The number of Americans filing new claims for jobless benefits rose more than expected last week, with several states reporting an increase related to Tropical Storm Isaac.
In a separate report, a sharp rise in gasoline costs drove up wholesale prices last month by the most in more than three years. But outside energy and food, price gains were mild.
Initial claims for state unemployment benefits rose 15,000 to a seasonally adjusted 382,000, the highest in two months, the Labor Department said on Thursday. The prior week's figure was revised up to show 2,000 more applications than previously reported.
Economists polled by Reuters had forecast claims rising to 370,000 last week.
A Labor Department official said Tropical Storm Isaac, which drenched parts of the country, accounted for about 9,000 of the claims filed last week. The number is unadjusted.
But even accounting for the storm, the report suggested little improvement in the labor market after job growth slowed sharply in August. The four-week moving average for new claims, a better measure of labor market trends, climbed 3,250 to 375,000, the highest since the middle of July.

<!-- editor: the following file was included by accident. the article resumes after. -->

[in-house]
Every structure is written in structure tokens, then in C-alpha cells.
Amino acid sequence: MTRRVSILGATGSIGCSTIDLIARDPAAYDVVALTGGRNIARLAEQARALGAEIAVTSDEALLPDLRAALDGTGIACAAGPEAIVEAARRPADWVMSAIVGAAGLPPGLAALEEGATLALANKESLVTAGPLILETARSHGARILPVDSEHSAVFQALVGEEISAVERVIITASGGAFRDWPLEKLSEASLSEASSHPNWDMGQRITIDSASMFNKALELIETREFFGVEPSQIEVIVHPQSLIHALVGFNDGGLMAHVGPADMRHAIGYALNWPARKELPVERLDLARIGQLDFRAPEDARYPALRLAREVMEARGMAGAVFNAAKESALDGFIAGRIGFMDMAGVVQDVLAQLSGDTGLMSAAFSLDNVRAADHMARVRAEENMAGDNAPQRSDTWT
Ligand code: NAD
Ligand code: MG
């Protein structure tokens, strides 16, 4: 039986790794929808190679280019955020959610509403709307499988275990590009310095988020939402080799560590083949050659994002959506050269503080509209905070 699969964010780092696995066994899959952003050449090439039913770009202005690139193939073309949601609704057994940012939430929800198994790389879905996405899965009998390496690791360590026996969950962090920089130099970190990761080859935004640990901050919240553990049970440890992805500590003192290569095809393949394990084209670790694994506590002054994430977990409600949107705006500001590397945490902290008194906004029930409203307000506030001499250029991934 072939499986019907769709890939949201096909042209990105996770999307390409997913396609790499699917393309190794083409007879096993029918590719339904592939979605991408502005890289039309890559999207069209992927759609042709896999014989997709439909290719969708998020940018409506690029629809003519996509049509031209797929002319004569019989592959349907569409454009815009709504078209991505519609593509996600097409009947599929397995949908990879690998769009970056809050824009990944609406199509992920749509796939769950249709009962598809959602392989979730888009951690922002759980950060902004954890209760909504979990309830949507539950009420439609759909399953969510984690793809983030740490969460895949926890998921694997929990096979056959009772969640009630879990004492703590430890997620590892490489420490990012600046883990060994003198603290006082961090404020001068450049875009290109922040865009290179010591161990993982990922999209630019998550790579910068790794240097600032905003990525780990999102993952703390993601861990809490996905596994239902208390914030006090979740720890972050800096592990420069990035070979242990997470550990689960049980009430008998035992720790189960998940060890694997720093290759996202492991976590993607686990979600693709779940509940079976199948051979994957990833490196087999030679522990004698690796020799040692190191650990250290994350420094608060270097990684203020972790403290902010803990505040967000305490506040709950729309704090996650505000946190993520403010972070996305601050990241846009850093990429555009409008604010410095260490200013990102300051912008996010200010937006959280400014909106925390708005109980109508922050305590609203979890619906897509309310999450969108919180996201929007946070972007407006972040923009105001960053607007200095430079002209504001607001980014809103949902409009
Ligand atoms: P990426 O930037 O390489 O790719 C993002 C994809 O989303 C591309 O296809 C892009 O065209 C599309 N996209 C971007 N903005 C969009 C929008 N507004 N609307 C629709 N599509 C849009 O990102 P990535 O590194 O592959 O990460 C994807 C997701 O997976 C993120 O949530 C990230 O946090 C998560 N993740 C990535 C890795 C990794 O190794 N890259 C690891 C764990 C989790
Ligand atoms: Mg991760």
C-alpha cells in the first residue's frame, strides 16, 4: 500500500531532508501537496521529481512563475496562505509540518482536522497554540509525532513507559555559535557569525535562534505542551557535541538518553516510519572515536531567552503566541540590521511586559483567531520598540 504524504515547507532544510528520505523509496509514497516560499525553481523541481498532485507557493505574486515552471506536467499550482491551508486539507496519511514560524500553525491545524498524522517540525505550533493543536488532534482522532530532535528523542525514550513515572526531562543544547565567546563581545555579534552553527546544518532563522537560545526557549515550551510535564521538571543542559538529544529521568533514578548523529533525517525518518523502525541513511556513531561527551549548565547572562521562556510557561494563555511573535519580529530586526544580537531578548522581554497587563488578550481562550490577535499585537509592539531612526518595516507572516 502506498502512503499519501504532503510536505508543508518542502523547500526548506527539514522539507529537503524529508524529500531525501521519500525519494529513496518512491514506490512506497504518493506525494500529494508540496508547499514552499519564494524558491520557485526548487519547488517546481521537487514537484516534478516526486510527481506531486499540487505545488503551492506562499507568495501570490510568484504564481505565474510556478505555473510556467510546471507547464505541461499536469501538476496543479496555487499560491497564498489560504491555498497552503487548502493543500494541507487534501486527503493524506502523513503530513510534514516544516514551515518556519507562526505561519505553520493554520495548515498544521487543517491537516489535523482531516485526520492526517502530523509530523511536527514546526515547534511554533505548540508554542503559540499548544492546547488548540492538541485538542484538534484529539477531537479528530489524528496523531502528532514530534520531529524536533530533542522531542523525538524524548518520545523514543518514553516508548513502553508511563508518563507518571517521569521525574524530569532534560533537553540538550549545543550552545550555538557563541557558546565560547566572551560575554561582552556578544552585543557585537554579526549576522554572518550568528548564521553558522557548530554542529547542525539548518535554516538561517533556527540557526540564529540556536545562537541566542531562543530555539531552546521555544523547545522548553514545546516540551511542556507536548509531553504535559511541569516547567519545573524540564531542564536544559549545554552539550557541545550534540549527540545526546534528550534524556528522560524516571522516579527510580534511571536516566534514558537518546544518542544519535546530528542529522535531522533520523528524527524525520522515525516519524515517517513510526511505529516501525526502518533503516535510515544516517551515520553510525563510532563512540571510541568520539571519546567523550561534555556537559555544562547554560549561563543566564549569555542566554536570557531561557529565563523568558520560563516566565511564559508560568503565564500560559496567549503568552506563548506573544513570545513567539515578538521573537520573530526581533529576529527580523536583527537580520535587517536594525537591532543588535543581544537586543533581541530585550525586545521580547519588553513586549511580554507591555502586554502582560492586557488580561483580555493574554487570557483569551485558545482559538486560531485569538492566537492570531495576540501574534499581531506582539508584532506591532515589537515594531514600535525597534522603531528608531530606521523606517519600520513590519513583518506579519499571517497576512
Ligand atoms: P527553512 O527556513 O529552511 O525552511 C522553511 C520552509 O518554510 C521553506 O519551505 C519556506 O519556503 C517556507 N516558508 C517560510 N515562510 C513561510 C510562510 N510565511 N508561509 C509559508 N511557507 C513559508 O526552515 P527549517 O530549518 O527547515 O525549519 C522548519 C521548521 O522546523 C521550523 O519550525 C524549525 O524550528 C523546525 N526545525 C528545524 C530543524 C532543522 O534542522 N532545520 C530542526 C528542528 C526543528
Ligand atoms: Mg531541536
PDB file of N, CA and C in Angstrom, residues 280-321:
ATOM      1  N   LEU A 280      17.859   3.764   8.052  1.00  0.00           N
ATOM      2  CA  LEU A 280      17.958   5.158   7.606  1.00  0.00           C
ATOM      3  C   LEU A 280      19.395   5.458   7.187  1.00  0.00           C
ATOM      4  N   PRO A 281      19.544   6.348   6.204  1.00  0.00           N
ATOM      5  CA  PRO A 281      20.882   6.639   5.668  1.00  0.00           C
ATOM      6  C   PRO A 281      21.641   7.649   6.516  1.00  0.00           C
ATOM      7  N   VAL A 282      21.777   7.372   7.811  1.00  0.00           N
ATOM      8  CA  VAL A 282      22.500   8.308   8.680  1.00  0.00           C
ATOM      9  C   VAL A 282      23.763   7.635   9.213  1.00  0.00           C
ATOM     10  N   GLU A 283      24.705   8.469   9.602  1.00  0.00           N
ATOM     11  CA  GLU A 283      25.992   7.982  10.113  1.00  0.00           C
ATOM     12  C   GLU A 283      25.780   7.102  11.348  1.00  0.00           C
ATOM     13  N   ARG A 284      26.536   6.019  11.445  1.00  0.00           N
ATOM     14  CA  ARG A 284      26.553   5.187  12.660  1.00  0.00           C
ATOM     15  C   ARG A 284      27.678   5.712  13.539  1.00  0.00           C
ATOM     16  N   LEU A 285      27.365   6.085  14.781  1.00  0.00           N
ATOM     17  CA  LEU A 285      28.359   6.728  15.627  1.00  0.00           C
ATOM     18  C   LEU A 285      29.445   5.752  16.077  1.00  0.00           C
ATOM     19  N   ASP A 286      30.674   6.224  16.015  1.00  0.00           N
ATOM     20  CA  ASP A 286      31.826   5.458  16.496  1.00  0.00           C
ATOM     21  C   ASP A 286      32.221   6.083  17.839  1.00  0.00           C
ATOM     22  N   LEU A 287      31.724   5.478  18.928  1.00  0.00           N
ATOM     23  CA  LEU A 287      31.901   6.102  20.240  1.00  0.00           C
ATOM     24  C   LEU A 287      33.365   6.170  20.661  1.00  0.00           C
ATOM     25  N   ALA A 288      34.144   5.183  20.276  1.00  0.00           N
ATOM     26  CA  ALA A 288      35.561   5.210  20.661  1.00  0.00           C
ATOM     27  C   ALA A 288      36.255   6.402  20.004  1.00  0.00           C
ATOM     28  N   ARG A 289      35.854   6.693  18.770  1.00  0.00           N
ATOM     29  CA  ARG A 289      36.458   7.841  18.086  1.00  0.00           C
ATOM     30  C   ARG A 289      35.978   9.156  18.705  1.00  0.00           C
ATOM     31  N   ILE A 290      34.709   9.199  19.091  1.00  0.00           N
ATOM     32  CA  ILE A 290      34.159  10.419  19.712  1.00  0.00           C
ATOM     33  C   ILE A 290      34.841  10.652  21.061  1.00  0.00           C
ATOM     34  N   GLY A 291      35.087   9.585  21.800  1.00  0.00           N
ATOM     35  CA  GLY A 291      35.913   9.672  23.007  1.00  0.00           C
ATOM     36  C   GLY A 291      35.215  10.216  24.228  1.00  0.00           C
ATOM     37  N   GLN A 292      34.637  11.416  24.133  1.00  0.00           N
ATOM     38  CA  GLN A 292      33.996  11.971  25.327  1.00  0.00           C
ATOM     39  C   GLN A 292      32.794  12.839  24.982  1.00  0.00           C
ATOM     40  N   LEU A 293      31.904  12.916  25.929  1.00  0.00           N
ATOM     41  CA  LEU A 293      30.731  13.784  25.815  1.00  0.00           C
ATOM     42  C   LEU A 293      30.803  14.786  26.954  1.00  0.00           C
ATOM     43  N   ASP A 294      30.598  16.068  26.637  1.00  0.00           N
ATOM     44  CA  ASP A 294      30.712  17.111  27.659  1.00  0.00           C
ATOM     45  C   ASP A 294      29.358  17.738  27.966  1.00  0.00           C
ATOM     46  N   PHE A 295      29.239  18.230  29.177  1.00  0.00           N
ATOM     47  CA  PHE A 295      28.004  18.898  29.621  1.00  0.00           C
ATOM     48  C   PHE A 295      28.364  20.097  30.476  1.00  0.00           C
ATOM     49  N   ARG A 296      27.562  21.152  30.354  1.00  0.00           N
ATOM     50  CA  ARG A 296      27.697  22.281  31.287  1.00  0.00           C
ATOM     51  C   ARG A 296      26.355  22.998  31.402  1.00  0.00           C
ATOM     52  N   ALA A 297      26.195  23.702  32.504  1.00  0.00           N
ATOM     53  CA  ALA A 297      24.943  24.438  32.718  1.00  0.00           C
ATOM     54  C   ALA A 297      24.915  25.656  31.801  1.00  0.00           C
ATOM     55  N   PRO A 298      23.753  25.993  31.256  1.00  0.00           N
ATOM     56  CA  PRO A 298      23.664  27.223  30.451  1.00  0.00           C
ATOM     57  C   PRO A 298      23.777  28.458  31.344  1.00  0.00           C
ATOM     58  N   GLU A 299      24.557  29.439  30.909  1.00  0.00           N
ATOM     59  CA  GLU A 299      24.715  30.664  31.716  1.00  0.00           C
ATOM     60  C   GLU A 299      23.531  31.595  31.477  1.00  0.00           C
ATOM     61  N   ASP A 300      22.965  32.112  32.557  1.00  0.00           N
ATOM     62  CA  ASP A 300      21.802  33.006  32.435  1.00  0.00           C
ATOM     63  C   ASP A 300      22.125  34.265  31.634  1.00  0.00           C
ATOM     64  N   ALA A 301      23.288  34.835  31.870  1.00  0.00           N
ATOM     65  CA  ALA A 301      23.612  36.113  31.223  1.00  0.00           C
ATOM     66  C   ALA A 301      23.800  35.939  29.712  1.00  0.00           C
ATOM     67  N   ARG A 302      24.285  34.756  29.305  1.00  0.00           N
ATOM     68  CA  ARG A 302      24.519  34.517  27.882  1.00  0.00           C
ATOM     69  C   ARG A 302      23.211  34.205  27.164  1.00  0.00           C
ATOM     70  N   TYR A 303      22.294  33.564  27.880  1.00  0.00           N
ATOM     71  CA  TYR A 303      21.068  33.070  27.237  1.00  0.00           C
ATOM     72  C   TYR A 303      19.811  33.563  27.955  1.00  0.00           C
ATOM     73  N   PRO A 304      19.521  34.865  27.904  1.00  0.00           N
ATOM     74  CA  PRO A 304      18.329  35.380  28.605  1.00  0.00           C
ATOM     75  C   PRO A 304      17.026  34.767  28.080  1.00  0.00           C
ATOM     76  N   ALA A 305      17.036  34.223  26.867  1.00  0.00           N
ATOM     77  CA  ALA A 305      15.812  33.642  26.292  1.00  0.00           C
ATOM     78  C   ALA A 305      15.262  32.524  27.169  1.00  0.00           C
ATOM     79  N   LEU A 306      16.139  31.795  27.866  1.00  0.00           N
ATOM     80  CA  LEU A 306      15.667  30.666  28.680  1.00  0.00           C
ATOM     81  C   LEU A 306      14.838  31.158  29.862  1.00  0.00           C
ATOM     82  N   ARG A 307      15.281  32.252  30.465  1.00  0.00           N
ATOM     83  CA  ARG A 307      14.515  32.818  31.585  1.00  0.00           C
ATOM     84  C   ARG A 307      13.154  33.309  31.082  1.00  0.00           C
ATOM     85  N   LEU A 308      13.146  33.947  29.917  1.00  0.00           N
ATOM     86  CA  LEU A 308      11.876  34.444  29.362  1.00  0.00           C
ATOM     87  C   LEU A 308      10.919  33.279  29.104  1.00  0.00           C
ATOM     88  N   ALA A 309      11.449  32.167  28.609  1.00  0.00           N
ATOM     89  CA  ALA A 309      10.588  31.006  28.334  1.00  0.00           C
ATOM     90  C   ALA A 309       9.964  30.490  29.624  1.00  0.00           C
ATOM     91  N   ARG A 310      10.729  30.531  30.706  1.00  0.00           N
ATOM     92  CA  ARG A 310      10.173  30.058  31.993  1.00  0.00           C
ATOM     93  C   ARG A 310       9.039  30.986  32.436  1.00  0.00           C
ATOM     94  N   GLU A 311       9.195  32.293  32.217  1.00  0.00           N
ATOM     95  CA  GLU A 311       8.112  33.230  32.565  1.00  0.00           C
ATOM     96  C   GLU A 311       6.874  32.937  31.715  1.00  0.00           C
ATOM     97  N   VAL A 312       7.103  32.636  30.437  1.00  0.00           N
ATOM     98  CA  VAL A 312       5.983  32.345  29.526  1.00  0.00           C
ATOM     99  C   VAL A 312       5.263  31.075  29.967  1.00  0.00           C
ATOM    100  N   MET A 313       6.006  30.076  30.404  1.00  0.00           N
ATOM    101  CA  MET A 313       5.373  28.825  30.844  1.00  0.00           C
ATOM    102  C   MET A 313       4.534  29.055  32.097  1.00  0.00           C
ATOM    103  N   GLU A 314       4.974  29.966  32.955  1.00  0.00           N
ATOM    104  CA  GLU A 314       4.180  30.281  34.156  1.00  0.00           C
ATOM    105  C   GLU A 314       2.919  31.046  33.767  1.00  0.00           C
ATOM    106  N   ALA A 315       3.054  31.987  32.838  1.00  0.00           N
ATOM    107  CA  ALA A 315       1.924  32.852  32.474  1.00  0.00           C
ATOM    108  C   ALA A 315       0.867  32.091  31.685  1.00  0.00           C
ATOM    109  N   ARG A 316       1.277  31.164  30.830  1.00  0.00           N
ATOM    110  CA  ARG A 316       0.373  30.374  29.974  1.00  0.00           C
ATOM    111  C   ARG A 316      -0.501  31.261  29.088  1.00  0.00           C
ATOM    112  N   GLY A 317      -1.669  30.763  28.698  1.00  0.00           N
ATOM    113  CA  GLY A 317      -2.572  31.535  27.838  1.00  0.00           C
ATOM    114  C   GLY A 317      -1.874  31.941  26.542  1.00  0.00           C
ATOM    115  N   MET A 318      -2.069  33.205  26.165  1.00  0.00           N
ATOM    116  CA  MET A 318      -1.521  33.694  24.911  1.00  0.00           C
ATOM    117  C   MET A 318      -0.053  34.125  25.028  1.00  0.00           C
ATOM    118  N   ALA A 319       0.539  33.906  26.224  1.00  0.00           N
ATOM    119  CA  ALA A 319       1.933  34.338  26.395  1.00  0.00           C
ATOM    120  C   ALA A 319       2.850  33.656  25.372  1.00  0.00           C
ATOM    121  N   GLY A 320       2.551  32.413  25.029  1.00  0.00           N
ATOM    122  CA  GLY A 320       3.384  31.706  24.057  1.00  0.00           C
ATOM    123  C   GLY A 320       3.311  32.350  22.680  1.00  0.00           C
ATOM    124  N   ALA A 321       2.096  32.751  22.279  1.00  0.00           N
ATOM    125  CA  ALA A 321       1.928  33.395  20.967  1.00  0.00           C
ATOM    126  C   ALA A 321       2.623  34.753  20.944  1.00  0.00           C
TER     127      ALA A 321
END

Employers added 96,000 jobs last month, a step down from July's 141,000 count. While the unemployment rate dropped to 8.1 percent in August from 8.3 percent, it was because Americans gave up the search for work.
The sluggish labor market is seen prompting the Federal Reserve to announce a third round of bond purchases at the end of a two-day policy meeting later on Thursday.
The unemployment rate has been stuck above 8 percent for more than three years, the first time this has happened since the Great Depression.
The number of people still receiving benefits under regular state programs after an initial week of aid fell 49,000 to 3.28 million in the week ended Sept. 1, the claims report showed.
Producer Price Index Higher
The Labor Department says that the producer price index, which measures price changes before they reach the consumer, jumped 1.7 percent in August. The increase was mostly because gas prices soared 13.6 percent, the biggest gain in three years.
Food prices rose 0.9 percent, driven up by steep increases in the cost of eggs and dairy products.
Excluding the volatile food and gas categories, core wholesale prices rose only 0.2 percent, below July's increase.
In the past 12 months, wholesale prices have increased 2 percent, a mild gain and far below the recent peak of 7.1 percent in July 2011.